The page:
Editorial Board

Martin O'Malley's More Than Marginal

At the very least, he can help Hillary Clinton focus her campaign.

Can he make Hillary sweat?

Photographer: Alex Wong/Getty Images

Martin O’Malley’s presidential candidacy is unquestionably good news for urban Democrats who like Irish rock bands. It may even appeal to a broader audience.

Any Democrat looking for an electable alternative to Hillary Clinton should welcome O'Malley's candidacy. Before O’Malley entered the race on Saturday, Clinton’s lone challenger was Senator Bernie Sanders of Vermont, who does not even consider himself a member of the Democratic Party. O’Malley, the former governor of Maryland and former mayor of Baltimore, is positioning himself to Clinton’s left, giving liberals the chance to vote for someone who would have a fighting chance of getting elected if nominated, which is more than can be said of Sanders.

And it's not just Democrats looking for a Clinton alternative: Clinton herself can benefit from O'Malley's campaign. O'Malley will take some of the spotlight away from Sanders, a liberal firebrand, fracturing the opposition vote. A vigorous challenge from O’Malley would also help Clinton dispel the criticism that her nomination is a virtual coronation, and it could help her clarify her positions.

This is the case even when O'Malley is wrong on the issues -- as he is on the Trans-Pacific Partnership trade deal, for example. O'Malley opposes the pact, as does Sanders, while Clinton has been straddling the issue. Ignoring a socialist is one thing. But O’Malley’s presence in the race should make it harder for Clinton to be evasive.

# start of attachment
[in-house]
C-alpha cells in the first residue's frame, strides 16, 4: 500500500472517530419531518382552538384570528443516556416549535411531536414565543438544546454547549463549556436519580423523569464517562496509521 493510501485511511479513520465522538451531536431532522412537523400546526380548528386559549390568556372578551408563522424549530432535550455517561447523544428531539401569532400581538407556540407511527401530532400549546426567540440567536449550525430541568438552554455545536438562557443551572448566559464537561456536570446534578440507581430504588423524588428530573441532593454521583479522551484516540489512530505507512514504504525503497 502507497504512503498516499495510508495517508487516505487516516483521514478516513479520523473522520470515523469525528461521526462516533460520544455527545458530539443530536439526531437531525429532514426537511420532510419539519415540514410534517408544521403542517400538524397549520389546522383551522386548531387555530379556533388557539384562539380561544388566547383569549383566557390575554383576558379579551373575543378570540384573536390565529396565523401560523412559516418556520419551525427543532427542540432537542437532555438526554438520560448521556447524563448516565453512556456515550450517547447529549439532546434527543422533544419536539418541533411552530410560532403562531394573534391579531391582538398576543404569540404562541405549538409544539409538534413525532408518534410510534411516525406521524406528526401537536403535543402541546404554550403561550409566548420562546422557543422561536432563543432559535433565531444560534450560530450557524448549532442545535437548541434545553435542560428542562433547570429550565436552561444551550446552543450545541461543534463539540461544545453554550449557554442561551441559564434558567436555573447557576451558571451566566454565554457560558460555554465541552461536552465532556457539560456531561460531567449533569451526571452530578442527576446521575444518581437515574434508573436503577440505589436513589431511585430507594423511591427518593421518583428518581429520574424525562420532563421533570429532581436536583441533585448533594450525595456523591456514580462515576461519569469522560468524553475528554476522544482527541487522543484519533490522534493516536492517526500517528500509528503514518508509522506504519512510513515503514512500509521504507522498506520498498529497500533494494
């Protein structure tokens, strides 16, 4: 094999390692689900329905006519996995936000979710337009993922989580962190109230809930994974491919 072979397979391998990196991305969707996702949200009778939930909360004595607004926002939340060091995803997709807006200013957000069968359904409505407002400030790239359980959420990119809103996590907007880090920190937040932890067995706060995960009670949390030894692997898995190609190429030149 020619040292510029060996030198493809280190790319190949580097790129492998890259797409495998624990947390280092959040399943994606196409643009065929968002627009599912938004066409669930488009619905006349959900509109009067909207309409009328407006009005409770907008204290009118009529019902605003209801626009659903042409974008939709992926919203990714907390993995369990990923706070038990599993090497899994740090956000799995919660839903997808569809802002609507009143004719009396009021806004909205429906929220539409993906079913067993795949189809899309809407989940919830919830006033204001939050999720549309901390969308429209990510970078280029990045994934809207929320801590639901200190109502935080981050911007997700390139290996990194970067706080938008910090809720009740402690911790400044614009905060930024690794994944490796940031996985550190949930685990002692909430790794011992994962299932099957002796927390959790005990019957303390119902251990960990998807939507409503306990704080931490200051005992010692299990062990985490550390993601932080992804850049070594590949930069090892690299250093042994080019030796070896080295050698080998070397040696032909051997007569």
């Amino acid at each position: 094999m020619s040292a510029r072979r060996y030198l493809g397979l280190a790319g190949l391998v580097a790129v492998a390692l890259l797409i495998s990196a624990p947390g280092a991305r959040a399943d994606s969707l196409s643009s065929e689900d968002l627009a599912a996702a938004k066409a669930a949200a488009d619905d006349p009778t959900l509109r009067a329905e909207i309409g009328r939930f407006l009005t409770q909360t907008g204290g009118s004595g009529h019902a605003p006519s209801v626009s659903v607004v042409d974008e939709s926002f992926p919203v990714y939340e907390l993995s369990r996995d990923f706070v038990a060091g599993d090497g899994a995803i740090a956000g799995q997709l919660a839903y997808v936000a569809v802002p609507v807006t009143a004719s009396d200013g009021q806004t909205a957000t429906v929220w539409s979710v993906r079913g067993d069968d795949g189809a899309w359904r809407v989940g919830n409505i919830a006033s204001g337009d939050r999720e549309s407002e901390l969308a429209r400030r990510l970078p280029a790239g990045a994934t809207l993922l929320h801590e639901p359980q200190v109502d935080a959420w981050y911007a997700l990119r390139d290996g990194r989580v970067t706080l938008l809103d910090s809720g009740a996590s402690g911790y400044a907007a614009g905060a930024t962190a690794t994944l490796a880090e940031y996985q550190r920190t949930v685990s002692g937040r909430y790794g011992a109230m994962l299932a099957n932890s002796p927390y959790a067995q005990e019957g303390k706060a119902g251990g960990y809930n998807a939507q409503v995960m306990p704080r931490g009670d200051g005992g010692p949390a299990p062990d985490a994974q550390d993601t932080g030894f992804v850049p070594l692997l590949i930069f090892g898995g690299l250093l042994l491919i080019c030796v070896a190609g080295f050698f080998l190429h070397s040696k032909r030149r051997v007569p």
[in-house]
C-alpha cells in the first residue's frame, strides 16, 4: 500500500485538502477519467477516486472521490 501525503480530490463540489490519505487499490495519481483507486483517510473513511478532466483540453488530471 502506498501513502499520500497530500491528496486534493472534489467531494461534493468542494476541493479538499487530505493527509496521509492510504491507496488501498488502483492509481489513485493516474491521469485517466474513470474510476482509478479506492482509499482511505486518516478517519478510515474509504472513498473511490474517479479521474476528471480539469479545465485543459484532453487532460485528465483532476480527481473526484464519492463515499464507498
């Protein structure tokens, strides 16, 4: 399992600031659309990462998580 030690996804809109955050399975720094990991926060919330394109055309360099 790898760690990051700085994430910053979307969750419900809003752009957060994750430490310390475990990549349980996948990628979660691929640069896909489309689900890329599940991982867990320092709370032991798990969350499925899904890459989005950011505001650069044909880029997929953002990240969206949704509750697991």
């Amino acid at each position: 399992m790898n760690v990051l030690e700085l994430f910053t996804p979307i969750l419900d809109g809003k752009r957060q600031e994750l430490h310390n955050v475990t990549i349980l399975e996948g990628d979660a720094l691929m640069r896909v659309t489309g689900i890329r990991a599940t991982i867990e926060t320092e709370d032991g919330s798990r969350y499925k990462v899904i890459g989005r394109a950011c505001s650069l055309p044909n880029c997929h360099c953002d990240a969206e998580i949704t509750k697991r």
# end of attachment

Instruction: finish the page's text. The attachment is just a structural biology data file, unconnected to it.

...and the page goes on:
O’Malley is more than a foil, of course. Whether his campaign focuses on criminal justice policies and the broader problem of urban poverty -- he tiptoed around each in his announcement speech, delivered in Baltimore -- O'Malley can help to put a spotlight on urban issues.

Read more from this series:
The Other Lindsey Graham 
George Pataki's Curious Candidacy
Rick Santorum's Only Chance
Ben Carson, Political Novice
Carly Fiorina's Best Argument
What Is a Sanders Democrat?
Which Marco Rubio for President? 
It's a Race, Hillary. Start Running.
Why Rand Paul Matters
Ted Cruz Is No Captain Courageous

O’Malley’s 15 years as governor and mayor give him more experience as a chief executive officer than any candidate of either party. Policy and personality always trump management expertise in presidential campaigns, which may explain some of Washington’s dysfunction. But having good ideas and being able to see them through are two different things. With any luck, O’Malley’s data-driven approach to governing will lead to greater media attention on how candidates plan to deliver on their promises.

O’Malley faces long odds: It remains to be seen whether he can catch Sanders in the polls, no less Clinton. But win or lose, his campaign can benefit Democratic voters.

    --Editors: Francis Barry, Michael Newman.

    To contact the senior editor responsible for Bloomberg View’s editorials: David Shipley at davidshipley@bloomberg.net .

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